Here’s what Mark Driscoll says about Jesus:

  •  “Some emergent types want to recast Jesus as a limp-wrist hippie in a dress with a lot of product in His hair, who drank decaf and made pity Zen statements about life while shopping for the perfect pair of shoes....I cannot worship the hippie, diaper, halo Christ because I cannot worship a guy I can beat up.”

I liked how, in “Jesus for President,” Shane Claiborne slyly placed this quote of Driscoll’s next to the Apostle Paul’s words “I preach Christ crucified.”

Newsflash to Driscoll:  Jesus did get beat up.

And here are a few savory quotes from our “homeboy” Jonathan Edwards:

  •  “The misery of the damned in hell is one of those great things that the saints in their blessed and joyful state in heaven shall behold and take great notice of throughout eternity.”
  •  “Some may be ready to think that it’s incredible that God should bring miseries upon a creature that are so extreme and amazing and also eternal and desperate. But the dreadfulness and extremity of it is no argument against it, for those that are damned are entirely lost and utterly thrown away by God. As to any sort of regard that he has to their welfare their existence is for nothing else but to suffer.”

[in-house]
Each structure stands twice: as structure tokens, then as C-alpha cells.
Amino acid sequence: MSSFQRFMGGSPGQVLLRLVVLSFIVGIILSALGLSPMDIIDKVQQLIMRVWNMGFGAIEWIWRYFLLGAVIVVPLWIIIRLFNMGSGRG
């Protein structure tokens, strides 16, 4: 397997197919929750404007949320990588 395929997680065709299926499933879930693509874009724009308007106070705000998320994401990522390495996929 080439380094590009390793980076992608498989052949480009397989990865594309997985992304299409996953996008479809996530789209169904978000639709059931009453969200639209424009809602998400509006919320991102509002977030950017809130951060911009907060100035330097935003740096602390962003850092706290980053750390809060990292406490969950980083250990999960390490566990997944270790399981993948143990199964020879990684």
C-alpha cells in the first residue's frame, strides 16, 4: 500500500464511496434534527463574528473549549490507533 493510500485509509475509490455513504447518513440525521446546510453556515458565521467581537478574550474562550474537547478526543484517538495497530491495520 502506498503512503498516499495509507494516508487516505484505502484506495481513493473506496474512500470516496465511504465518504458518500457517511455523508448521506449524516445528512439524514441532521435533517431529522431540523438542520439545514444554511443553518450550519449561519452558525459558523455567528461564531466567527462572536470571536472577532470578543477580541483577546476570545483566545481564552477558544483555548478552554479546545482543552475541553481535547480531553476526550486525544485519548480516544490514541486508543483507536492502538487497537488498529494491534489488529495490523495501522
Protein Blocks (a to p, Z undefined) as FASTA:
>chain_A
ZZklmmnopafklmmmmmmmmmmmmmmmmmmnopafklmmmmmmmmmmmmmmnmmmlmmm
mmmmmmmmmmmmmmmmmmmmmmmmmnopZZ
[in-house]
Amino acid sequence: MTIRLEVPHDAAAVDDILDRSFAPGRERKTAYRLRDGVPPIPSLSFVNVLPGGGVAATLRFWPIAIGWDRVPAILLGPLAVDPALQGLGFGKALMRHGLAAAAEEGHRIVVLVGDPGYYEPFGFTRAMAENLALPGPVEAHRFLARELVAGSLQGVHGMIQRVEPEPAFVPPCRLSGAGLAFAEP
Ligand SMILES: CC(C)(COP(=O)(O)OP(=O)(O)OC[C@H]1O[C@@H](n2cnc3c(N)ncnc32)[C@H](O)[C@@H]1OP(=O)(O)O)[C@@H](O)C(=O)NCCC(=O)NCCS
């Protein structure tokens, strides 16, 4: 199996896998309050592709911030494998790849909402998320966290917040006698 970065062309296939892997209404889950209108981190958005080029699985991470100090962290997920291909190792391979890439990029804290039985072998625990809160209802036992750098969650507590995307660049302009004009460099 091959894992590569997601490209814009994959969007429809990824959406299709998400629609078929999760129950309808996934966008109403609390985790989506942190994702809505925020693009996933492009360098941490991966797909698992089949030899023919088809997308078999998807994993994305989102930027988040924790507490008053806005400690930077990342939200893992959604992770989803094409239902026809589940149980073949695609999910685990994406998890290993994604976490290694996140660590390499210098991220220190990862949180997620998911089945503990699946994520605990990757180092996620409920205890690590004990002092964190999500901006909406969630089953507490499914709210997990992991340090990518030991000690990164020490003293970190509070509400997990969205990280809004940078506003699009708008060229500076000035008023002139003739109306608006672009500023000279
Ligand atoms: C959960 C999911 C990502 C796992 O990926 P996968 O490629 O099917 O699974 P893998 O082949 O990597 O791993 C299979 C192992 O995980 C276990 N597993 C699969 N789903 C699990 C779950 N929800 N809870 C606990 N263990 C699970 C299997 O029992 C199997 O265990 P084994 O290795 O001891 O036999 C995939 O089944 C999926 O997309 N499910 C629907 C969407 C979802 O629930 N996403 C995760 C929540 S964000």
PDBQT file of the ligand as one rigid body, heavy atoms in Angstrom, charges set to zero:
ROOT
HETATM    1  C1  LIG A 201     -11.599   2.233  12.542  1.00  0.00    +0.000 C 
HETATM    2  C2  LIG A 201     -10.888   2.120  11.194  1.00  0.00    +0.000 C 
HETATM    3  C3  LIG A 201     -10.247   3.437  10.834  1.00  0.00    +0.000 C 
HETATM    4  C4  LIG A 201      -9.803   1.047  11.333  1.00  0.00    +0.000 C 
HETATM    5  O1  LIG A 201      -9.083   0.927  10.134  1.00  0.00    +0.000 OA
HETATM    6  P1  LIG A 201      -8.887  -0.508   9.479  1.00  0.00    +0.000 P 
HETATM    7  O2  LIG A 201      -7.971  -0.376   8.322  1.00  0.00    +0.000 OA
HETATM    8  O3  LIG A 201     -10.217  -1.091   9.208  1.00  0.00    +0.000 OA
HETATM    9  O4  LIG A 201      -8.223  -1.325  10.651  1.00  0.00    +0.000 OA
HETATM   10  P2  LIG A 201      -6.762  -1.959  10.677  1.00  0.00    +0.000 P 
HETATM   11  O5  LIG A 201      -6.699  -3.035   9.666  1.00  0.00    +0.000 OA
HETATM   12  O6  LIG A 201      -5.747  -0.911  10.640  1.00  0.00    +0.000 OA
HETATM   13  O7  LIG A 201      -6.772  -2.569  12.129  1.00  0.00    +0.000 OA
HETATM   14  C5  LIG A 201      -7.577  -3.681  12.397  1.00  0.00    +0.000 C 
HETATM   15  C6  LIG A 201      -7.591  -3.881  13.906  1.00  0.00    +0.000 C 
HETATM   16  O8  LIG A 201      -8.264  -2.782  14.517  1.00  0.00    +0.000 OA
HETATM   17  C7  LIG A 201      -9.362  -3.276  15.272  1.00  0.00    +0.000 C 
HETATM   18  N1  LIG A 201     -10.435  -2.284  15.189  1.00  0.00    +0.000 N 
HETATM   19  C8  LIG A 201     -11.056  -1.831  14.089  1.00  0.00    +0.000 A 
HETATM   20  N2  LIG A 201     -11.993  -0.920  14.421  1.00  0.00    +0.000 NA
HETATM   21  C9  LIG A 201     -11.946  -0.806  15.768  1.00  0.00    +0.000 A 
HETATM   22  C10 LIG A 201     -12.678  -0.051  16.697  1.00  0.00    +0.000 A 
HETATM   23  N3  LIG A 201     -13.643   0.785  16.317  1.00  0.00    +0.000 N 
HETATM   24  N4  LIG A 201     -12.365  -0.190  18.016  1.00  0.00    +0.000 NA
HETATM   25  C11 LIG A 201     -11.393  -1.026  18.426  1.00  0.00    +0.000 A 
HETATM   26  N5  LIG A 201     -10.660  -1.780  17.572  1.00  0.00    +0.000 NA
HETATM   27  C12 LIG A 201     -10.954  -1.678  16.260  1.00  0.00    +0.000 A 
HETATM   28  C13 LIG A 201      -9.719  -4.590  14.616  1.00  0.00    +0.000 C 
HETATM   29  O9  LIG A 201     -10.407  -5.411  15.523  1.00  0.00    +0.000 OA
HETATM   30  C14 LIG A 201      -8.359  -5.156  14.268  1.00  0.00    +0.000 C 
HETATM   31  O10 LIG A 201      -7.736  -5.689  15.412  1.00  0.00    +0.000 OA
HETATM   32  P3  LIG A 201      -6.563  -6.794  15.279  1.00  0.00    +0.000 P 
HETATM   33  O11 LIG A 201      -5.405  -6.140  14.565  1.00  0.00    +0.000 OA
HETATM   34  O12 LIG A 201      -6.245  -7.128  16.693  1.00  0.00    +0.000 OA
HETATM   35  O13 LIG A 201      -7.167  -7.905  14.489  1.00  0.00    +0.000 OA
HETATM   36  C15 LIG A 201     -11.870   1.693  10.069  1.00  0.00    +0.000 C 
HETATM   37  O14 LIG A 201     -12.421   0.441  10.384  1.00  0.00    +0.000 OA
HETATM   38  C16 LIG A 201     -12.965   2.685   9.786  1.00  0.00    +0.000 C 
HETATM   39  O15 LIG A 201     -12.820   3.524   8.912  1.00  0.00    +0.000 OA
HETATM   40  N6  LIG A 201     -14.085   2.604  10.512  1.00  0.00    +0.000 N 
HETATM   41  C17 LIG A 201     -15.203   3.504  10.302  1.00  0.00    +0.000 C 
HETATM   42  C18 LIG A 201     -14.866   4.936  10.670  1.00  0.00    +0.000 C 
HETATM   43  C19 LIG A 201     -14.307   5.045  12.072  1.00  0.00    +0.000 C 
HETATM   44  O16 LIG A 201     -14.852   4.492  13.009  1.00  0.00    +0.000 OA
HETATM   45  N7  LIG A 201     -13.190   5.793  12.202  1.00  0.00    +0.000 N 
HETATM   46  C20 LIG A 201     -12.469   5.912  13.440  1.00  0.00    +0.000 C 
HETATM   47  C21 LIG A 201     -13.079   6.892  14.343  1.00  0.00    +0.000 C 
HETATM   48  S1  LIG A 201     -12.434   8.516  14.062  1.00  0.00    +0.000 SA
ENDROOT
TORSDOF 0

• “The God that holds you over the pit of hell, much as one holds a spider; or some loathsome insect, over the fire, abhors you, and is dreadfully provoked: his wrath towards you burns like fire; he looks upon you as worthy of nothing else, but to be cast into the fire; he is of purer eyes than to bear to have you in his sight; you are ten thousand times more abominable in his eyes than the most hateful venomous serpent is in yours. You have offended him infinitely more than ever a stubborn rebel did his prince; and yet, it is nothing but his hand that holds you from falling into the fire every moment.”

Are twenty-somethings really going for this stuff? Why might that be?

* See my responses below in the comment section.*